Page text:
Flip the Script: Hanoch Levin, The Rubber Barons (A Tale of 30000 Condoms)

A hugely successful day: we moved the show out to Taliesin, put up the set, did a run-through, and found out that tomorrow’s rehearsal is cancelled, giving me a whole day free! Yay!

I had to return my copy of The Labor of Life and Other Selected Plays by Hanoch Levin to the library today, so I thought I’d flip through them and see what caught my eye. The first play that caught my eye was The Rubber Barons, mostly because of its subtitle. I also enjoyed The Child Dreams, but I think it would be way too depressing for a blog post, as much as I’d love to see how people would react to the mother flashing the ship captain and the closing scene with the chorus of dead children in the graveyard. So The Rubber Barons it is.


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The Rubber Barons (Socharei HaGoumi) was written by Hanoch Levin (1943-1999). The play was originally written in 1977 ib Hebrew. Its first production was in 1978 at the Cameri Theatre in Tel Aviv. Levin also directed.


  • Bella Barlow – 40s, a pharmacist.
  • Yohanan Tsingerboy – 40s, a clerk.
  • Shmuel Sprawl –  40s, a condom vendor.


We open on Bella’s drugstore where Yohanan is attempting to buy condoms. He actually sings this adorable little song called “The Hint Song” about them, a la that episode of The Golden Girls where they are shopping for the cruise. Side note, Yohanan also has two things: sixty thousand dollars in the bank and a thing for Bella. Shmuel, on the other hand, just inherited 10,000 Australian condoms from his deceased father and is trying to sell them to Bella at top dollar.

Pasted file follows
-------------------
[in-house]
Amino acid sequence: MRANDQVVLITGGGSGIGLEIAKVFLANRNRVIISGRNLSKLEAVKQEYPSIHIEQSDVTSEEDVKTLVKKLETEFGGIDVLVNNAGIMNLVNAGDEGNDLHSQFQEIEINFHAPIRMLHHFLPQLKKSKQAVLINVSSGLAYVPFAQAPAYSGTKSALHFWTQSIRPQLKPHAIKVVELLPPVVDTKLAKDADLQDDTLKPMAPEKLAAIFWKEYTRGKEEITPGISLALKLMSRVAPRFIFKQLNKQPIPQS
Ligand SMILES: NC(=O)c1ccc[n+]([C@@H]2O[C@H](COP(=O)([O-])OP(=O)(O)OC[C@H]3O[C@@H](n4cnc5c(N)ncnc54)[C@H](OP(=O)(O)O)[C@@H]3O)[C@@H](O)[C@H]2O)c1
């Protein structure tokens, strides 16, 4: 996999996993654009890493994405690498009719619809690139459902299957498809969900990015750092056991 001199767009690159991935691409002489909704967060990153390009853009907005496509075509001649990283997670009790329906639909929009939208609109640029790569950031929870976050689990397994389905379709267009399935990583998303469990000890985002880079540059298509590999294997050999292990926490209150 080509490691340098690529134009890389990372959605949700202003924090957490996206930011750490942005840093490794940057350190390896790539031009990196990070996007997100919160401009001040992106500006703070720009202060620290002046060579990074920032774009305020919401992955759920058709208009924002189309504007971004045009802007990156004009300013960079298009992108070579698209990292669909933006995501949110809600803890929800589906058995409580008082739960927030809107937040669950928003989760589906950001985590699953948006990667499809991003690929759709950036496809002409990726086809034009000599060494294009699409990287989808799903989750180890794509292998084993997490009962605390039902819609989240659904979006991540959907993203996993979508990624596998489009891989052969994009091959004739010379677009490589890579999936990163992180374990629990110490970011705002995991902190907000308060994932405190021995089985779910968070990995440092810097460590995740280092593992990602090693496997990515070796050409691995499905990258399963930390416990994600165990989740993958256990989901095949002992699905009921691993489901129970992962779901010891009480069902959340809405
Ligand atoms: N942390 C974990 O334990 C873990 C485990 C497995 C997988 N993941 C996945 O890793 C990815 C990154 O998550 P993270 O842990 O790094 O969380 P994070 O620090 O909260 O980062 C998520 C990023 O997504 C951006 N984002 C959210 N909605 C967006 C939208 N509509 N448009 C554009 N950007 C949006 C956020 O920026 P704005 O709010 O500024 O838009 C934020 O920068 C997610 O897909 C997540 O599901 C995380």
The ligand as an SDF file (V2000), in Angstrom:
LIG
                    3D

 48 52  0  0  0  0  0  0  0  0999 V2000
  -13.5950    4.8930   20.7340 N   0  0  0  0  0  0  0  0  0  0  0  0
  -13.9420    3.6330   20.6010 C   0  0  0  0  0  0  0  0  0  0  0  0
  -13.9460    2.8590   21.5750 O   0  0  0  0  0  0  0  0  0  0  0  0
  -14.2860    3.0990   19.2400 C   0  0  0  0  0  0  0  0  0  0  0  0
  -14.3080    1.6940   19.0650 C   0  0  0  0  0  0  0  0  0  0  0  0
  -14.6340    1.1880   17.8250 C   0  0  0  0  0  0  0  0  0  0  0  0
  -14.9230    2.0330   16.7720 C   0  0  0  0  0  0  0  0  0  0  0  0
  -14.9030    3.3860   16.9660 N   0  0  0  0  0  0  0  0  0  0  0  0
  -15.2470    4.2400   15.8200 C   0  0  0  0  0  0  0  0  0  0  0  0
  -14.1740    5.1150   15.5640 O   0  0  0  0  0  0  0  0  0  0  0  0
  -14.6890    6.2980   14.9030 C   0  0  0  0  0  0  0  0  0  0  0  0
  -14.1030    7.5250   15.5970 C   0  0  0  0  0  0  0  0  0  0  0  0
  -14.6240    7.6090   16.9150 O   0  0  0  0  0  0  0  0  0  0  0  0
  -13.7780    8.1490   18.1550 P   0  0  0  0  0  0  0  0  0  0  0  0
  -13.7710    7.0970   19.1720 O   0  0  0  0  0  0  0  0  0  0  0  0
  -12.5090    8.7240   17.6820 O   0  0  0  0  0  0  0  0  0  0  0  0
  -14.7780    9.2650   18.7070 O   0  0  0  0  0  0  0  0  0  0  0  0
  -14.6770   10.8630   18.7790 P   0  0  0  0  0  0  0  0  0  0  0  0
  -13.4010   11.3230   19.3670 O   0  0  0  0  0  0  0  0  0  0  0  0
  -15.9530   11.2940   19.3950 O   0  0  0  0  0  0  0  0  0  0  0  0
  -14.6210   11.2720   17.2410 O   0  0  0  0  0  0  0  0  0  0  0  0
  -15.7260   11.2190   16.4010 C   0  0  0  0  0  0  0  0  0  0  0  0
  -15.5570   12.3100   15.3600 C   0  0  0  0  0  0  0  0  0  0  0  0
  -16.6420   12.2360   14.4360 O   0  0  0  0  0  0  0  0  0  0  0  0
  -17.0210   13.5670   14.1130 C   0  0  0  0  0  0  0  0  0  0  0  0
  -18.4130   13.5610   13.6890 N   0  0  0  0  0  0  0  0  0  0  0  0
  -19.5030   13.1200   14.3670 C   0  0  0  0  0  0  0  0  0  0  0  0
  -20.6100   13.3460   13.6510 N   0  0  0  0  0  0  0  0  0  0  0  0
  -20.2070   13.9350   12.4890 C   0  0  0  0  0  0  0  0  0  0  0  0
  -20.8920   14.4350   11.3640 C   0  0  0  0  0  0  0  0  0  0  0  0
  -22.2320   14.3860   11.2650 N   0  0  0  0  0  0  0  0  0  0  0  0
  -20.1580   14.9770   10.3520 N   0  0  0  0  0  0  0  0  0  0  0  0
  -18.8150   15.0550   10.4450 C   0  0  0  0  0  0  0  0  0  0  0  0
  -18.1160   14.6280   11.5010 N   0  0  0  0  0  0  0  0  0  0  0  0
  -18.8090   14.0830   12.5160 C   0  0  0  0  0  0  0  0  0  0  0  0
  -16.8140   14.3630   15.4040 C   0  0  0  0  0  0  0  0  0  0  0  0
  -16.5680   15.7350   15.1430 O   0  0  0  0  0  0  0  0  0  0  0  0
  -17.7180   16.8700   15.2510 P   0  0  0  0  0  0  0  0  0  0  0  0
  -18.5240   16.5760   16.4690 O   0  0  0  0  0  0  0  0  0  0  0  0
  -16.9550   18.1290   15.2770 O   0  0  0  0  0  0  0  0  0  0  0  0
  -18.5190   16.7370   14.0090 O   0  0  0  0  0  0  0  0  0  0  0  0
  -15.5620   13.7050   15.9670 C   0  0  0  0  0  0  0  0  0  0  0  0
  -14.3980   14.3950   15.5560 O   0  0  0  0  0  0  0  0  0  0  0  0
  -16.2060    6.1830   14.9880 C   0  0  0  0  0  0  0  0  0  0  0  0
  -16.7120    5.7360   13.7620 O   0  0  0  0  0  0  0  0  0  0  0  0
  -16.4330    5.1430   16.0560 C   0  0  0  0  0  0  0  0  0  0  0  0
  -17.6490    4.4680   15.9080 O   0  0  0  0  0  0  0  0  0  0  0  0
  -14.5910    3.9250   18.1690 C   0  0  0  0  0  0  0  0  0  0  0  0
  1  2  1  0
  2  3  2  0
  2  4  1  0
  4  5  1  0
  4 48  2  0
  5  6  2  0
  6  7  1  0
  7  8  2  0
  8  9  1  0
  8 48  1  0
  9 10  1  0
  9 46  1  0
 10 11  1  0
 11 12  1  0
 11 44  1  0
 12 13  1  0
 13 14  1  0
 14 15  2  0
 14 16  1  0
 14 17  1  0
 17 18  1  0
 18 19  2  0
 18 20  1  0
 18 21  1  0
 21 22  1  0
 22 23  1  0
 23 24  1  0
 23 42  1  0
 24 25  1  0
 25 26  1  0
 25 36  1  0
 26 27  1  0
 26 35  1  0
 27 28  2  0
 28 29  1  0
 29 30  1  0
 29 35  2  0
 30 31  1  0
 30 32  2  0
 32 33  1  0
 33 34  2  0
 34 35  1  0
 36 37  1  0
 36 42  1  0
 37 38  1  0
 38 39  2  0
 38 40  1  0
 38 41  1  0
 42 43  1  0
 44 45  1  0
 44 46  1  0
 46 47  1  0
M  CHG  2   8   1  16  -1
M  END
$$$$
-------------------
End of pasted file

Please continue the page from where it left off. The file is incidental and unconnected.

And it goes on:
A weird sort of love triangle ensues. Yohanan wants Bella, but she’s not interested, even though they get naked in her apartment and it’s implied that they have sex, or at least a condom is utilized, as Bella says, “please, not on the carpet.” Once Bella learns about Yohanan’s money, she becomes attracted to him, but only for that, so she can rebuild her store. Shmuel and Yohanan do not have a sexual relationship, but they have a few weird scenes where they have long fantasy sequences about having sex with young, pretty girls from Texas. Shmuel shows up at Bella’s doorstep trying to sell her his condoms, and she kinda falls for him, but then falls out just as quickly. Yohanan comes back, and Bella resumes begging for his money, and he begs her to be with him. Finally, he hands over the money, but instantly regrets it. She becomes attracted to him, but the moment has passed for him. Everything kinda sucks at the end, and they still have a ton of condoms left.

My Thoughts


Works Cited:

Levin, Hanoch, The Rubber Barons (A Tale of 30,000 Condoms) in The Labor of Life and Other Selected Plays, trans. Barbara Harshav. Stanford, CA: Stanford UP, 2003.